I just finished writing a plugin to use Redis as a backing cache for Resteasy served requests.

What’s that mean?

With this plugin, adding @Cache annotations to Resteasy resource classes or methods is all that’s needed to serve requests from a Redis cache instead of performing some expensive operation on a per-request basis.

Responses are cached by URI and content type. Wildcard content types are supported.

That’s all?

Not really. Caveats:

  • @Cache annotations must define a positive maxAge value. This value is used as the time-to-live for each cache entry.
  • The plugin wraps the Jedis client for Redis. You are responsible for providing your own instance of a JedisPool. Protip: Start with a JedisPoolConfig instead of GenericObjectPoolConfig.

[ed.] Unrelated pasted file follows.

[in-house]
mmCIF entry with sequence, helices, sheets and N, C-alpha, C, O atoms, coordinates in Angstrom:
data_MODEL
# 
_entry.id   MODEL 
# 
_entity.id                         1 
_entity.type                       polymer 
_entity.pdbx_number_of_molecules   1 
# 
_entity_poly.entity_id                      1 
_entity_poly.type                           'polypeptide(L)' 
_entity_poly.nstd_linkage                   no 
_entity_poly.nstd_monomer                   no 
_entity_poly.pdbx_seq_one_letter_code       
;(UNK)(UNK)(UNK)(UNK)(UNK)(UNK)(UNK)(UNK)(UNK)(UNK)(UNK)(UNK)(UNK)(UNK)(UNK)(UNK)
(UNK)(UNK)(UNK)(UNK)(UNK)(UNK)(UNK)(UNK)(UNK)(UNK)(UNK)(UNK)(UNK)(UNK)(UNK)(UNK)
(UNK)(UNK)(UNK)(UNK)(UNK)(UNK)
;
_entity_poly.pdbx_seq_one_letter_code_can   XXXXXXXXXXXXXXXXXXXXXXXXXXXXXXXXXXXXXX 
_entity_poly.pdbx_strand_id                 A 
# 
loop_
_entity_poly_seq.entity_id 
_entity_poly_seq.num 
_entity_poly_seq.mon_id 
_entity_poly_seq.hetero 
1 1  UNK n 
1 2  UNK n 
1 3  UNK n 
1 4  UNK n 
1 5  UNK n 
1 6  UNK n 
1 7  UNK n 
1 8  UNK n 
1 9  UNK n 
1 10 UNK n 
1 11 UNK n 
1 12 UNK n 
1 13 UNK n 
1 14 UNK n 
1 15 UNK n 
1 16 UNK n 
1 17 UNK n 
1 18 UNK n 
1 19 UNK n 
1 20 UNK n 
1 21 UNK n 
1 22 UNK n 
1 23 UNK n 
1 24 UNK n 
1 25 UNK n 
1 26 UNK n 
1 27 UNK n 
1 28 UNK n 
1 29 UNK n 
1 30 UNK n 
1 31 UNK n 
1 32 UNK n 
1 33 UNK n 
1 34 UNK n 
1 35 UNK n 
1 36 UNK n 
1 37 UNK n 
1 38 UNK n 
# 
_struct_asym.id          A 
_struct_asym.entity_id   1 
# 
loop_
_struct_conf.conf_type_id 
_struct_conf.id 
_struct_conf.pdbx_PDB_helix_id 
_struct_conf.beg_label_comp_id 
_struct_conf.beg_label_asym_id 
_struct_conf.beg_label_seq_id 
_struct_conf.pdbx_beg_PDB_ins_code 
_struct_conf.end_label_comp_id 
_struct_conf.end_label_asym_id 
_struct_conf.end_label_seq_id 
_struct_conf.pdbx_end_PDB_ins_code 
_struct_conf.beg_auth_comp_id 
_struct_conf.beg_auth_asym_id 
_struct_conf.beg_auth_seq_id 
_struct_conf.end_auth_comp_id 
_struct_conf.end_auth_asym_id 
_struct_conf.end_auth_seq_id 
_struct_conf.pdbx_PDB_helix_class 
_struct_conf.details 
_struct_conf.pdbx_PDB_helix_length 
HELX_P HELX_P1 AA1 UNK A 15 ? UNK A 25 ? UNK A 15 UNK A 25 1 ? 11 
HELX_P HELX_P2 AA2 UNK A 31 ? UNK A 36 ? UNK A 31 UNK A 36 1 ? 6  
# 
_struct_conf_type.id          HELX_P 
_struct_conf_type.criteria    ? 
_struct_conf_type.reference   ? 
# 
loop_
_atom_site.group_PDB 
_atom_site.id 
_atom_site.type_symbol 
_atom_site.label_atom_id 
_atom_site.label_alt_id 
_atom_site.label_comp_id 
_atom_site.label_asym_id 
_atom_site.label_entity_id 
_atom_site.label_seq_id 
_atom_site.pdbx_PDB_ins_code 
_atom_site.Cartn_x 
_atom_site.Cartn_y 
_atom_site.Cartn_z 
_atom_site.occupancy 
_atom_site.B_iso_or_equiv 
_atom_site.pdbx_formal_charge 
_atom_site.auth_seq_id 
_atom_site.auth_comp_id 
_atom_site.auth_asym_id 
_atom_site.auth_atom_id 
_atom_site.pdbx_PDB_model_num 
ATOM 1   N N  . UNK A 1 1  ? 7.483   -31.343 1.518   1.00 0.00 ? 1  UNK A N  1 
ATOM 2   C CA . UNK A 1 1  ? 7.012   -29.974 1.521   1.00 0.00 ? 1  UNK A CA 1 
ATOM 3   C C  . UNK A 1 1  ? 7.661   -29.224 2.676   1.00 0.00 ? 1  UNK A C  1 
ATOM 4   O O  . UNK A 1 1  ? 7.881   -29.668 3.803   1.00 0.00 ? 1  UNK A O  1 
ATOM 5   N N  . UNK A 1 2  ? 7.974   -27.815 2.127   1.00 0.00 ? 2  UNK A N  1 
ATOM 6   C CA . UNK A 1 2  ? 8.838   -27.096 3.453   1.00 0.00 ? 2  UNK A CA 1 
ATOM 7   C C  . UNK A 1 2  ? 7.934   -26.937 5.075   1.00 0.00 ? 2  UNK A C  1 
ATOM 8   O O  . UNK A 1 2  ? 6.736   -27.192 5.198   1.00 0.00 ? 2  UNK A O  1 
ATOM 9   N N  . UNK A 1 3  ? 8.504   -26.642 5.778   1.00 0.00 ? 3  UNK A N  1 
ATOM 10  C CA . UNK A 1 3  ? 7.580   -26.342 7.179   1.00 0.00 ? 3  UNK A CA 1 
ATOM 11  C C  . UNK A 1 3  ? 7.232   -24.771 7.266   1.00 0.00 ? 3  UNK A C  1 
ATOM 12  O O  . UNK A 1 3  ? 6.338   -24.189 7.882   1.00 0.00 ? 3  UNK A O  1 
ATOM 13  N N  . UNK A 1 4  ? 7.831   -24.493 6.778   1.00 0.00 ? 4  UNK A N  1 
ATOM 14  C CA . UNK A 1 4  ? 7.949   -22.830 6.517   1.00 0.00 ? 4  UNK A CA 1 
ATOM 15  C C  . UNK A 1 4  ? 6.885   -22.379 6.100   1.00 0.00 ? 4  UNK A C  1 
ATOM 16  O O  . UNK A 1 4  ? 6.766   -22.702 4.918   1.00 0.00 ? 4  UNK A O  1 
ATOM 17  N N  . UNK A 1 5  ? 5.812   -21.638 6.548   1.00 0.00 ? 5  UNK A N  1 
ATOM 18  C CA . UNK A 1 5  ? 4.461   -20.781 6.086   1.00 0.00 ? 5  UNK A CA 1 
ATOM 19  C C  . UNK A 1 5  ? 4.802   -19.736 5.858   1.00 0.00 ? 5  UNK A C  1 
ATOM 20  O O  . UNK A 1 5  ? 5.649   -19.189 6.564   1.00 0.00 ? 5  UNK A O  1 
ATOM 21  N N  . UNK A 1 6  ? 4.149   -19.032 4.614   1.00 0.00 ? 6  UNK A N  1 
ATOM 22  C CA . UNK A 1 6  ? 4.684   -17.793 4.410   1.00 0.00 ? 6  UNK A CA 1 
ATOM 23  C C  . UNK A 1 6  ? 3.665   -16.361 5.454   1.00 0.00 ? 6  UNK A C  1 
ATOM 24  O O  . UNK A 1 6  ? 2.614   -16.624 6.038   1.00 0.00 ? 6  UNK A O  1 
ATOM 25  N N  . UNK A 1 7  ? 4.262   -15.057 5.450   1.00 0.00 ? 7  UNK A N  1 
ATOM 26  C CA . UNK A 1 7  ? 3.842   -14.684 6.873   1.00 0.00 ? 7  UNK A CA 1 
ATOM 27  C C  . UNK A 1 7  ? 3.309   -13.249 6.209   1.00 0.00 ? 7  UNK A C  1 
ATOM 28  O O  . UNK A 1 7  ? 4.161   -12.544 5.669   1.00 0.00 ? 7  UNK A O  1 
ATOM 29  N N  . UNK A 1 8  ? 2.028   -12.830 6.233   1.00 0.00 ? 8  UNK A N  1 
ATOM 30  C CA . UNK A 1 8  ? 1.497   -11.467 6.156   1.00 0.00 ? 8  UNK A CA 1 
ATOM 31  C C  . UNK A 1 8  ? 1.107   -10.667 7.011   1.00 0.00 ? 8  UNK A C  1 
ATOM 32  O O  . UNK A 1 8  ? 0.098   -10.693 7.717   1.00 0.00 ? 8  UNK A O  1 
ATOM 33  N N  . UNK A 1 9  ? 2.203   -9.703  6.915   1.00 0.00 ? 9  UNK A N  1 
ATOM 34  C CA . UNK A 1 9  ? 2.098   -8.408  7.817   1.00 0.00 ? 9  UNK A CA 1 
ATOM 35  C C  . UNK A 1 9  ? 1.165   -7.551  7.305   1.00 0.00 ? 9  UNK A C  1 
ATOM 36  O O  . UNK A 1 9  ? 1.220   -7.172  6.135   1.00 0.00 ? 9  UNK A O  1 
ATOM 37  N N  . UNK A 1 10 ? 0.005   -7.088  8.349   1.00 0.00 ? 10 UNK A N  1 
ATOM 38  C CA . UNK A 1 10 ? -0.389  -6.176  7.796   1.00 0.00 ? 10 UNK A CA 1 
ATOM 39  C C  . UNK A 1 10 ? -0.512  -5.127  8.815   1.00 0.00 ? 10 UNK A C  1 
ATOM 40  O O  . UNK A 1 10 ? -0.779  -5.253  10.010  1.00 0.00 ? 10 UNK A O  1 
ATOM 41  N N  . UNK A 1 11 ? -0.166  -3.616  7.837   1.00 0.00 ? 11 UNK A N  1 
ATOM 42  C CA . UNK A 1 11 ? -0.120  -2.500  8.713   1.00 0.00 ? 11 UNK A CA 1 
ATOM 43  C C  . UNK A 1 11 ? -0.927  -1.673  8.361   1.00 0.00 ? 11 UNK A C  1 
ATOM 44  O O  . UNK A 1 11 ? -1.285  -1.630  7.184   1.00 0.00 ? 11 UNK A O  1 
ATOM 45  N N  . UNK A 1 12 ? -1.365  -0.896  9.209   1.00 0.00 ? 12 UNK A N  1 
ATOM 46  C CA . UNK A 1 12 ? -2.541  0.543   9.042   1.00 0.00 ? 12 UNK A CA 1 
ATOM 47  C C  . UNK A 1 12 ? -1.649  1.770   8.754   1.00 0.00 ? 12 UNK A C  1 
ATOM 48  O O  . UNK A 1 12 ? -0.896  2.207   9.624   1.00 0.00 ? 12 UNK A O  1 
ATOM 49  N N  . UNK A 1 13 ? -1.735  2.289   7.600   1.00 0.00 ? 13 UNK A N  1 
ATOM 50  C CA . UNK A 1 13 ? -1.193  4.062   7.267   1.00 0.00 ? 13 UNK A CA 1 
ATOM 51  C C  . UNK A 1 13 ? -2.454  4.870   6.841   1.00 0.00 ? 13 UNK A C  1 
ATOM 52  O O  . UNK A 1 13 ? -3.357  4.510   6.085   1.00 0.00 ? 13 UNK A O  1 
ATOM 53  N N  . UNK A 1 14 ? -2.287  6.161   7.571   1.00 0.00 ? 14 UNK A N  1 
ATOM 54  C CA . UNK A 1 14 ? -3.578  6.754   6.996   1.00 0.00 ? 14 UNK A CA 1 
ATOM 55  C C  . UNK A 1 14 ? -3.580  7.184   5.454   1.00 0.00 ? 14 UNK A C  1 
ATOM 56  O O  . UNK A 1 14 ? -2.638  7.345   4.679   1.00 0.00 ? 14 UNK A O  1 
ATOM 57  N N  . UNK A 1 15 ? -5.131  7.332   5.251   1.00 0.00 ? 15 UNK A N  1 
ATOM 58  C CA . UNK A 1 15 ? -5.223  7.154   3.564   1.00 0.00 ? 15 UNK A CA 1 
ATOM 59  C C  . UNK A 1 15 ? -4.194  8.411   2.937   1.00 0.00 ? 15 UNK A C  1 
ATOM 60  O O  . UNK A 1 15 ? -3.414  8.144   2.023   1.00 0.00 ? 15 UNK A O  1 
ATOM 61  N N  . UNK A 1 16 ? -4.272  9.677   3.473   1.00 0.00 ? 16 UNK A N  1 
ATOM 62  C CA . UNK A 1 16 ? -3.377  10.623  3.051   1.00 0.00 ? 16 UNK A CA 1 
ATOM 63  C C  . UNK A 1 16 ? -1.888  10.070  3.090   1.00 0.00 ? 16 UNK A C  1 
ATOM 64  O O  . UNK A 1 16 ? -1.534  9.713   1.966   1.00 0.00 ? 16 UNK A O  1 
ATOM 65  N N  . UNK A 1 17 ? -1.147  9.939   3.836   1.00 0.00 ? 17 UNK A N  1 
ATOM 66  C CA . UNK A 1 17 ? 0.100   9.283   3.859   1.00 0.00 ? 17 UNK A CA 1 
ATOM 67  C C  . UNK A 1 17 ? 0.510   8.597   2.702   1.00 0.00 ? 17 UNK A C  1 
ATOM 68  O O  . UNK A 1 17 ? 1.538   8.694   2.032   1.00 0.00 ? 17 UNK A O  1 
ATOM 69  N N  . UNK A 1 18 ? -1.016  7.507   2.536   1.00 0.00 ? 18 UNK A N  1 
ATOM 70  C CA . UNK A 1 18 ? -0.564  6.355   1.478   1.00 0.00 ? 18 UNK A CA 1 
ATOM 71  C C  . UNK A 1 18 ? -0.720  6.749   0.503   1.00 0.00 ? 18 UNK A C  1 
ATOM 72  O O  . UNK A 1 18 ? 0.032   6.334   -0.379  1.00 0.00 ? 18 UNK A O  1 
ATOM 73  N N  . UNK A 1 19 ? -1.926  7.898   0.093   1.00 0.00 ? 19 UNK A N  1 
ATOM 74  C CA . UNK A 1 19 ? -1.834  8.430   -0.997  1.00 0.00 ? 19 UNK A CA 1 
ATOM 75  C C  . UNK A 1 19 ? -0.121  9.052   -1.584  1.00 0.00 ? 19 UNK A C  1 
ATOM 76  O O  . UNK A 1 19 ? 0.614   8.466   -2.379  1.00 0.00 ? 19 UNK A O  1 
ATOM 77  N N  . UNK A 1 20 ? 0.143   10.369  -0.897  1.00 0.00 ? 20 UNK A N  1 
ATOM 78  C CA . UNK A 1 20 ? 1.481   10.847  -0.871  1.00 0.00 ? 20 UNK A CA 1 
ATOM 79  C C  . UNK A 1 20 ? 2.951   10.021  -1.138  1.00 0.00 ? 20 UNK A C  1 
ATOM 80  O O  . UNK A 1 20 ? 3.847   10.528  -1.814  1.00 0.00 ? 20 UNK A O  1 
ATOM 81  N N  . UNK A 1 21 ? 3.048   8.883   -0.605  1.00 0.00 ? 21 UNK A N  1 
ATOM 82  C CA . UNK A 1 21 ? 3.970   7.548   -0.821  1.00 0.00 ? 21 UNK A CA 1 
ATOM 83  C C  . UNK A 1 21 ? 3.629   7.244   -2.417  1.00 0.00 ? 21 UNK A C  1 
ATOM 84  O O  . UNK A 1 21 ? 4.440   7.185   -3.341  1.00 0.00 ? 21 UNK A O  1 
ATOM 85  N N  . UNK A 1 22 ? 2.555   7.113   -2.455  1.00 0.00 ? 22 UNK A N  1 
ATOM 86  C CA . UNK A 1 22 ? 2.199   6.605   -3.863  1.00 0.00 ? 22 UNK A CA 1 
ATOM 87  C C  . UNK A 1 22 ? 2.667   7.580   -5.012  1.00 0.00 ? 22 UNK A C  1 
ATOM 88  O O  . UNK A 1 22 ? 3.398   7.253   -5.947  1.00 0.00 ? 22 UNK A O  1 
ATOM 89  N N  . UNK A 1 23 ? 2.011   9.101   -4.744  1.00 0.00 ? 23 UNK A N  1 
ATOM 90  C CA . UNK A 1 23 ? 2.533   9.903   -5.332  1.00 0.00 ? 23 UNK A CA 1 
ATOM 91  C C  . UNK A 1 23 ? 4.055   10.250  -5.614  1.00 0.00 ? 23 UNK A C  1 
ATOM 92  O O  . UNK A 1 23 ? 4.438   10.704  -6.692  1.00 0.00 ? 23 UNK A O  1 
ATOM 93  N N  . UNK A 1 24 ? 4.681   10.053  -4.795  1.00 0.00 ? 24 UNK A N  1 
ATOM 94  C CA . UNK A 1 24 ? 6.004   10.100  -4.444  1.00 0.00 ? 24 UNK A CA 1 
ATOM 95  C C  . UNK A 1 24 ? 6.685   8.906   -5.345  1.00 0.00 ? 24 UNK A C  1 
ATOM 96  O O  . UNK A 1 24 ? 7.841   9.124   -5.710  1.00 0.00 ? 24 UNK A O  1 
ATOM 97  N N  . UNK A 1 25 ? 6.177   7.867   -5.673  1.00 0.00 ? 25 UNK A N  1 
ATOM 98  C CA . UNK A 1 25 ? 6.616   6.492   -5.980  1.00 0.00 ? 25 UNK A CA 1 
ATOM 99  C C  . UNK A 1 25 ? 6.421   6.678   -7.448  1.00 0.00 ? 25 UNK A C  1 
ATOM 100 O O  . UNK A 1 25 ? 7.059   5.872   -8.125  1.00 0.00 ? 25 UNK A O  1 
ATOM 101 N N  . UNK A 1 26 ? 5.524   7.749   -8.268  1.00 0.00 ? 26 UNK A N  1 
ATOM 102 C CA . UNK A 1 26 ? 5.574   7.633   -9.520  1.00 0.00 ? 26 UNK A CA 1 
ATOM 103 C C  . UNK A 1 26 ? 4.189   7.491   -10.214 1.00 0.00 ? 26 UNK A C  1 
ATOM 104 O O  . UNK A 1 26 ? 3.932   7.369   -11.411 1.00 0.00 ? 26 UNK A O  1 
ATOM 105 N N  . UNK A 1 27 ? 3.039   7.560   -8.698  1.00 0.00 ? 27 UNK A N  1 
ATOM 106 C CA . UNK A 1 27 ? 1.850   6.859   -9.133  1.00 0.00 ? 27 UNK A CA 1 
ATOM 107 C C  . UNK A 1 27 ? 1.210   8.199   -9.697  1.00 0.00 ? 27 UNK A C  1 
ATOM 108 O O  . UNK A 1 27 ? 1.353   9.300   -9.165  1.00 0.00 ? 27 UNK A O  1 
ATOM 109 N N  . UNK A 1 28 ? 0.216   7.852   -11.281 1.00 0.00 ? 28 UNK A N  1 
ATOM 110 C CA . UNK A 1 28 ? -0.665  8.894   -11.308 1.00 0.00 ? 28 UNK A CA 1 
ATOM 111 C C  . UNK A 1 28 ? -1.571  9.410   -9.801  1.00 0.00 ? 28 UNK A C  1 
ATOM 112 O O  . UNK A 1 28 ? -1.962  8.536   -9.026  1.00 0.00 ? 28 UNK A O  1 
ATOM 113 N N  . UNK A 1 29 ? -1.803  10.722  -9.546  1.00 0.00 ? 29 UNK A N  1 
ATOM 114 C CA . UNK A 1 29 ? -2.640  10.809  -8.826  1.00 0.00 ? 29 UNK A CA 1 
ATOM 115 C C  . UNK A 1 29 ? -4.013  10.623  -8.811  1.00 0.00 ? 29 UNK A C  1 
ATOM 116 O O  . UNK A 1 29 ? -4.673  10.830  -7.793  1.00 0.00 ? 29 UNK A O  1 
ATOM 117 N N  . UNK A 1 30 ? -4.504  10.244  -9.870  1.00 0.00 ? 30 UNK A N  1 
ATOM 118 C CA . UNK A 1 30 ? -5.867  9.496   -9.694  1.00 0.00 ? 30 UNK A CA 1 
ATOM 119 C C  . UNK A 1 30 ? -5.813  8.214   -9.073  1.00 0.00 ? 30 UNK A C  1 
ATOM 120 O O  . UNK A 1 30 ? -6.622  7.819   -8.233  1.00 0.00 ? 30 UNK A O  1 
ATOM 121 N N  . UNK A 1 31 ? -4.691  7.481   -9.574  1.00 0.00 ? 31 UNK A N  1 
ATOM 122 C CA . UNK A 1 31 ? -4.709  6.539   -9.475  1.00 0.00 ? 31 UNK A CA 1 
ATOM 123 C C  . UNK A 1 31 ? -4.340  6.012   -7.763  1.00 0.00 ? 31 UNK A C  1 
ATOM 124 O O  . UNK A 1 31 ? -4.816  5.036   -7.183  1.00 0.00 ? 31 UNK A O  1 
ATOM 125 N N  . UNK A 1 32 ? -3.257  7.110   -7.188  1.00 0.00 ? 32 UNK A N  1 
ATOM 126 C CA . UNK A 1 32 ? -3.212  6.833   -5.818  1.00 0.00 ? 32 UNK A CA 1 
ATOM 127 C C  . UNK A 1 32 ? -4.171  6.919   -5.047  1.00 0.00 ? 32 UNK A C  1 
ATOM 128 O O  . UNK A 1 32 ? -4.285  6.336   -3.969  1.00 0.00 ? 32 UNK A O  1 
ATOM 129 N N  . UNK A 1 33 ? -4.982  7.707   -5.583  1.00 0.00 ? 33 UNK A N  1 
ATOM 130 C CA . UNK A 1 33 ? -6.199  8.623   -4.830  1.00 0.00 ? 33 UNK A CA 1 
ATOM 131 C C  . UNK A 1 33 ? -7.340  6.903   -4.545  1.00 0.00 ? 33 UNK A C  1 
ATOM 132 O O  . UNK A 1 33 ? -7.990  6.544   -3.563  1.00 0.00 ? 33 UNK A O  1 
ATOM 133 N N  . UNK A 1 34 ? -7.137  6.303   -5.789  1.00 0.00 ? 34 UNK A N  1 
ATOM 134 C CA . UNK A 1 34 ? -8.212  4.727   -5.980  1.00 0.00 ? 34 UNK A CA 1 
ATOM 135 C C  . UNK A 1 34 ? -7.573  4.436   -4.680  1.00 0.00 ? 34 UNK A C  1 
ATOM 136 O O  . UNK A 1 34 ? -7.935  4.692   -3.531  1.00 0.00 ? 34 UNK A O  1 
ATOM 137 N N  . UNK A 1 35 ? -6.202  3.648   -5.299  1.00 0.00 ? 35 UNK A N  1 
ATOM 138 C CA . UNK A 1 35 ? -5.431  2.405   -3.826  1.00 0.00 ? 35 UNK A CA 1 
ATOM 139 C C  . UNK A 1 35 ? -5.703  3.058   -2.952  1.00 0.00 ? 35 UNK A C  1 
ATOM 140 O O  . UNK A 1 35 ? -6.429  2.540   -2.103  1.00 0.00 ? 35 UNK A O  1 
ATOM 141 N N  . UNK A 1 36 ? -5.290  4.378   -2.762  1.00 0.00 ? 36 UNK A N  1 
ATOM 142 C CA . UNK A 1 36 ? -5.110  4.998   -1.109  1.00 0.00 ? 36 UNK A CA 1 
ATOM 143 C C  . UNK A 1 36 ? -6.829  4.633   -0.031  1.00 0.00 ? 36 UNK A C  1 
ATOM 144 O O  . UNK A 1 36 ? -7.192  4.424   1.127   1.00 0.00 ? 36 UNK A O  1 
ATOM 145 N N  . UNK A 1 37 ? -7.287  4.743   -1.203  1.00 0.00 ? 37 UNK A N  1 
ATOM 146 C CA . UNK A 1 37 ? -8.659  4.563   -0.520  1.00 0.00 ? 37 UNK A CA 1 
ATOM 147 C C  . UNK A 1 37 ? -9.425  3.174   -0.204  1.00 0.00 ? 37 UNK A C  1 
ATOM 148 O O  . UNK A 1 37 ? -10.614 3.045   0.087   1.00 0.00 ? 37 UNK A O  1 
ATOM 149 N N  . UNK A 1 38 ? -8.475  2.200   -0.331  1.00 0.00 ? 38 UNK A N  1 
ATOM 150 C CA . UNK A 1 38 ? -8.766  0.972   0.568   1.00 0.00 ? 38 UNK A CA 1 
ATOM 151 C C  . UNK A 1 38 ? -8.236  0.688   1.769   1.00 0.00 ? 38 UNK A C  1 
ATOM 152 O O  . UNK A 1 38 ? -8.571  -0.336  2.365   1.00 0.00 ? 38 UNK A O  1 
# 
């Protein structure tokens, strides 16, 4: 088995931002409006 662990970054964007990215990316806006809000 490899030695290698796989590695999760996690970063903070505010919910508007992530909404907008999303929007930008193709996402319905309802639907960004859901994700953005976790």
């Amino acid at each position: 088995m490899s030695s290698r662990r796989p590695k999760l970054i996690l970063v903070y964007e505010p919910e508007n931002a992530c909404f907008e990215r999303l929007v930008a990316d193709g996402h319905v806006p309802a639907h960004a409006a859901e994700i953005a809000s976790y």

Why? Resteasy already uses Infinispan.

I’m not terribly fond of Infinispan. It’s hard to configure. The documentation is poor. In large distributed environments I’ve had JGroups fall apart and leave the cache in a state that required rebooting the cluster.

On the other hand, I love Redis. It’s easy to install, its documentation is great, and it comes with sensible defaults. Plus, its API and data structures are brilliant.


See the project on Github for instructions, details, and to file any issues.